For Christine, her father was a great influence in her life. He was a police officer, and she learned her giving and helpful spirit from him. From a young age, she was interacting with her community and did all she could to help those who needed it – whether tagging along with him or staying active within her church. Her father would often give the last dollar in his “stash cash” to someone who needed it. When we asked Christine who her mentor or hero was, she said her parents got her started, but she credits her dad for influencing her willingness to serve, who she in turn, also taught that to her own son. She said, “He died way too young but there wasn't one person you asked about my dad that had a bad thing to say. My son is very giving too. He is so giving and gives to the less fortunate and to those who appreciate and who will pay it forward when they can too.”
Christine remembers giving at a young age, always helping others, but she said after her cancer diagnosis – that was when the light really shined the brightest for her. “When I was diagnosed with cancer my son was very young and people wanted to help me and do things with my son, and someone dropped off a check to pay for more comfortable furniture for me. I wanted to return that kindness to people. I am a true believer in paying it forward.”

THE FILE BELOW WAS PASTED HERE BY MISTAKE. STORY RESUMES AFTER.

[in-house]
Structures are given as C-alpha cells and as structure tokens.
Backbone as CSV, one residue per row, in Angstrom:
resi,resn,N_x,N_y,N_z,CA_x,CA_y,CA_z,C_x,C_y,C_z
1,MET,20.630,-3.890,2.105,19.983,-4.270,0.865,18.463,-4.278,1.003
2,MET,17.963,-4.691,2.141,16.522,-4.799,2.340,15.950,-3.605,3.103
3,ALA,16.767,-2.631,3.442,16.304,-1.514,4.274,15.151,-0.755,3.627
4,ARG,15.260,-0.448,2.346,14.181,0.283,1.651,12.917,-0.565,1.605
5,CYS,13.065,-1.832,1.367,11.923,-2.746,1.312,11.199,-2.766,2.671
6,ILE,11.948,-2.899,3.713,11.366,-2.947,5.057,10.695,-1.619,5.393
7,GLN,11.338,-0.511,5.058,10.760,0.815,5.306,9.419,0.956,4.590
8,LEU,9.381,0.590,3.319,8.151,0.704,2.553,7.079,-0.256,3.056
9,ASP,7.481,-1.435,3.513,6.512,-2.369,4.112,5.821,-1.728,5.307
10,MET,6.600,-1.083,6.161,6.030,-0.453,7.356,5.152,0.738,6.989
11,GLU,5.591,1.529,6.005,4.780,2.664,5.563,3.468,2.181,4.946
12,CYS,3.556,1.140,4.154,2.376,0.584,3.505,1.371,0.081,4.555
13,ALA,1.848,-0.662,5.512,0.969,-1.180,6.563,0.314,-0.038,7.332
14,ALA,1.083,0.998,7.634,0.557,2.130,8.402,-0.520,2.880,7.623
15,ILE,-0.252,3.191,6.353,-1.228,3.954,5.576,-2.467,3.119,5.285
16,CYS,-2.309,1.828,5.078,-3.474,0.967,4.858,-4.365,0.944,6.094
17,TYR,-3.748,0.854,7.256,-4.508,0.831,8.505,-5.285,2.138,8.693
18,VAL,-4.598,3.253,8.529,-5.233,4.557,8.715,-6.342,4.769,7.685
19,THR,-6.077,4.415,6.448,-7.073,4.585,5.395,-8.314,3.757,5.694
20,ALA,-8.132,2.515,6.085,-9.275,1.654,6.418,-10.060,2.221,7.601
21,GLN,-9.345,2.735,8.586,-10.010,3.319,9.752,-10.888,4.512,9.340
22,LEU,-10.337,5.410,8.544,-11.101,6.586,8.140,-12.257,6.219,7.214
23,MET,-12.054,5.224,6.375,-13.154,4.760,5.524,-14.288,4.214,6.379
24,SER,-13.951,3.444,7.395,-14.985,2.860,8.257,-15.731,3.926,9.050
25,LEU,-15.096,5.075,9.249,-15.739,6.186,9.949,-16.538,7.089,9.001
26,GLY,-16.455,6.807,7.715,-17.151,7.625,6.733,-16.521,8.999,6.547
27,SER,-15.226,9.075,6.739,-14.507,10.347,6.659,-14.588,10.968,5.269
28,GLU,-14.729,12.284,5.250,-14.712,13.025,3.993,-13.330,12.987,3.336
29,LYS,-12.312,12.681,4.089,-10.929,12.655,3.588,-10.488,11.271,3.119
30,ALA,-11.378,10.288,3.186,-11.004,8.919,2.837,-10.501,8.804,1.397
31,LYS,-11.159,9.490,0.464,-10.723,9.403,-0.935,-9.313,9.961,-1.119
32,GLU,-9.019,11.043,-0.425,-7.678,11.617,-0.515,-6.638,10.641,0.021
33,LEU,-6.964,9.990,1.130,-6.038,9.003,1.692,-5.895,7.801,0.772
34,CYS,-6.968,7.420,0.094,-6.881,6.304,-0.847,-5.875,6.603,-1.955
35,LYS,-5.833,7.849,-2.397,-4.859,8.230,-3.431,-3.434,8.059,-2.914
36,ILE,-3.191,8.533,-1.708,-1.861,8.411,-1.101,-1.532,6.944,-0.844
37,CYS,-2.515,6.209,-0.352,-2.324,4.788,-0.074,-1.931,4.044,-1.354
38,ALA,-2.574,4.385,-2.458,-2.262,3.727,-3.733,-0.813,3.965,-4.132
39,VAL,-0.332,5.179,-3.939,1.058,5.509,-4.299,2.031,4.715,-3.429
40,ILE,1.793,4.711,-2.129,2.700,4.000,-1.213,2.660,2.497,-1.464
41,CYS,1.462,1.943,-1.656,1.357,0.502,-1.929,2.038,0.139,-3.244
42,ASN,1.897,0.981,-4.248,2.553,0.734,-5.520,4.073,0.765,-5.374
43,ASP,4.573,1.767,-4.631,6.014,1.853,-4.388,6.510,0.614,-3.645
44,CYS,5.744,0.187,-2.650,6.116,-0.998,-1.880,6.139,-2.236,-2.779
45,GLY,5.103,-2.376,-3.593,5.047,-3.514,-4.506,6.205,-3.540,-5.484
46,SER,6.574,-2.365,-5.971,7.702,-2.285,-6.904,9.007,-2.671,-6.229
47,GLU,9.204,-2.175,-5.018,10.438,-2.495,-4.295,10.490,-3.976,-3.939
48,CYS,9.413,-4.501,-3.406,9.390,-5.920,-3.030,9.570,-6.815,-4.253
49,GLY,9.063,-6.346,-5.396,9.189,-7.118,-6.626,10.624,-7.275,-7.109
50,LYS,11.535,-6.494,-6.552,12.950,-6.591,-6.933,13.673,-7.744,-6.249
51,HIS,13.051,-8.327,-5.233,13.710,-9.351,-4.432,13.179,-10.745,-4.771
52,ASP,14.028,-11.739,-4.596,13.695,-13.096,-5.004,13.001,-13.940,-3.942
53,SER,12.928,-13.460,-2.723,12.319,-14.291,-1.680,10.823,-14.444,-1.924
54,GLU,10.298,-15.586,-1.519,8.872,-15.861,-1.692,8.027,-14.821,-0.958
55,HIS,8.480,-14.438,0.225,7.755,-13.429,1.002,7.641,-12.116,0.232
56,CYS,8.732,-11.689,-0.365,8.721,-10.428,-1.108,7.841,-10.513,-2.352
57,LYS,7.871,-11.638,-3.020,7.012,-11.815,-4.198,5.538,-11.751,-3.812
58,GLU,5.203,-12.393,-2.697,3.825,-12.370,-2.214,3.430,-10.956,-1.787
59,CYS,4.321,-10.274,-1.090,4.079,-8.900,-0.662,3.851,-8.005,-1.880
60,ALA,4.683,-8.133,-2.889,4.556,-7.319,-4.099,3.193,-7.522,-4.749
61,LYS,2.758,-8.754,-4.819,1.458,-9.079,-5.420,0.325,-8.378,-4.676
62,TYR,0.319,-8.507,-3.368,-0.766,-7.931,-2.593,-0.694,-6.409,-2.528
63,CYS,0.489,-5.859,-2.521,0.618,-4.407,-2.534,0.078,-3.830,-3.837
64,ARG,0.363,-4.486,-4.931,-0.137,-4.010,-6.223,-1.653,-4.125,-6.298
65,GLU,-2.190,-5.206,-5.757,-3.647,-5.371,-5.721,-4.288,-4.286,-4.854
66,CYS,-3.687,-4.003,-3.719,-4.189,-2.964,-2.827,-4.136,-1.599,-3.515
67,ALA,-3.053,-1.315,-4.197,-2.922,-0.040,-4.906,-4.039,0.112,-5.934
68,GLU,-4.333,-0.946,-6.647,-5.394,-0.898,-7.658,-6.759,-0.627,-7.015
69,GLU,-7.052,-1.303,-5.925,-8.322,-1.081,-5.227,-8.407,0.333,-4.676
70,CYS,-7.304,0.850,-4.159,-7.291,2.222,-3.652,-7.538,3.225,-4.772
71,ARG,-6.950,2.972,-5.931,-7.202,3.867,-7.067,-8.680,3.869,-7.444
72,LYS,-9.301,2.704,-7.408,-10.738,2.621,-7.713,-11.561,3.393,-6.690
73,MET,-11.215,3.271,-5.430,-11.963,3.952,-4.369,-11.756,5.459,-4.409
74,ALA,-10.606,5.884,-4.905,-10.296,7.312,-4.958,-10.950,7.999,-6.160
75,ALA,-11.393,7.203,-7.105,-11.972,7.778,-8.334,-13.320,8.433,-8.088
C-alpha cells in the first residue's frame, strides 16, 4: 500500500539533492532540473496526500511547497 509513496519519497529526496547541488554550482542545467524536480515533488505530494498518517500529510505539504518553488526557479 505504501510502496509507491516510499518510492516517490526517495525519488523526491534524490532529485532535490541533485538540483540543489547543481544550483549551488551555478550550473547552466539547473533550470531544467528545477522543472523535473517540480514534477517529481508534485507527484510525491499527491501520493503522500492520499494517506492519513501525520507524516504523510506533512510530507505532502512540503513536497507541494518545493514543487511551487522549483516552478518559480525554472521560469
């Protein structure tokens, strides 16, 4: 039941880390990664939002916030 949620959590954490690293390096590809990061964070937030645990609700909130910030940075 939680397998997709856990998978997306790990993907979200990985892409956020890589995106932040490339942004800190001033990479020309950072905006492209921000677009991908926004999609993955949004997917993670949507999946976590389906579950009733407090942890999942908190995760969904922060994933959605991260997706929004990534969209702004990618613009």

Her nominator had many good and gracious things to say about Christine. They said, “Christine is a selfless warrior who is caring and compassionate beyond expectations. She goes above and beyond to help those in need, no thank you required or recognition. For many years she worked tirelessly helping to advocate for victims of domestic, physical, and sexual violence. She has made an impact on those she has helped. Her hard work has made a difference in the lives of all she touched.”